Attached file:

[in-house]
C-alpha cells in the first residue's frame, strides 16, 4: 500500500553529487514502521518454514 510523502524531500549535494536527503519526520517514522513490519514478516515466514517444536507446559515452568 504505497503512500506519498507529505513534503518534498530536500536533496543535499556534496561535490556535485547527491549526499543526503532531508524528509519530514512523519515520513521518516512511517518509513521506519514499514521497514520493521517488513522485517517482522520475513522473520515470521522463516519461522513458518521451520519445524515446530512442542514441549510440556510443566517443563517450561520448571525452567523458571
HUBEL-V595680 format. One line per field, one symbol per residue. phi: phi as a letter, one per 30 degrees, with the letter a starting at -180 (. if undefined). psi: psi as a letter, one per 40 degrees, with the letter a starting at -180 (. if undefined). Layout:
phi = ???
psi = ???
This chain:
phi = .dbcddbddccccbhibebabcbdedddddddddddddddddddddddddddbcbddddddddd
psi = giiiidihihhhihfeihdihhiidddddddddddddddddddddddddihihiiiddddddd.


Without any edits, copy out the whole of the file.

[in-house]
C-alpha cells in the first residue's frame, strides 16, 4: 500500500553529487514502521518454514 510523502524531500549535494536527503519526520517514522513490519514478516515466514517444536507446559515452568 504505497503512500506519498507529505513534503518534498530536500536533496543535499556534496561535490556535485547527491549526499543526503532531508524528509519530514512523519515520513521518516512511517518509513521506519514499514521497514520493521517488513522485517517482522520475513522473520515470521522463516519461522513458518521451520519445524515446530512442542514441549510440556510443566517443563517450561520448571525452567523458571
HUBEL-V595680 format. One line per field, one symbol per residue. phi: phi as a letter, one per 30 degrees, with the letter a starting at -180 (. if undefined). psi: psi as a letter, one per 40 degrees, with the letter a starting at -180 (. if undefined). Layout:
phi = ???
psi = ???
This chain:
phi = .dbcddbddccccbhibebabcbdedddddddddddddddddddddddddddbcbddddddddd
psi = giiiidihihhhihfeihdihhiidddddddddddddddddddddddddihihiiiddddddd.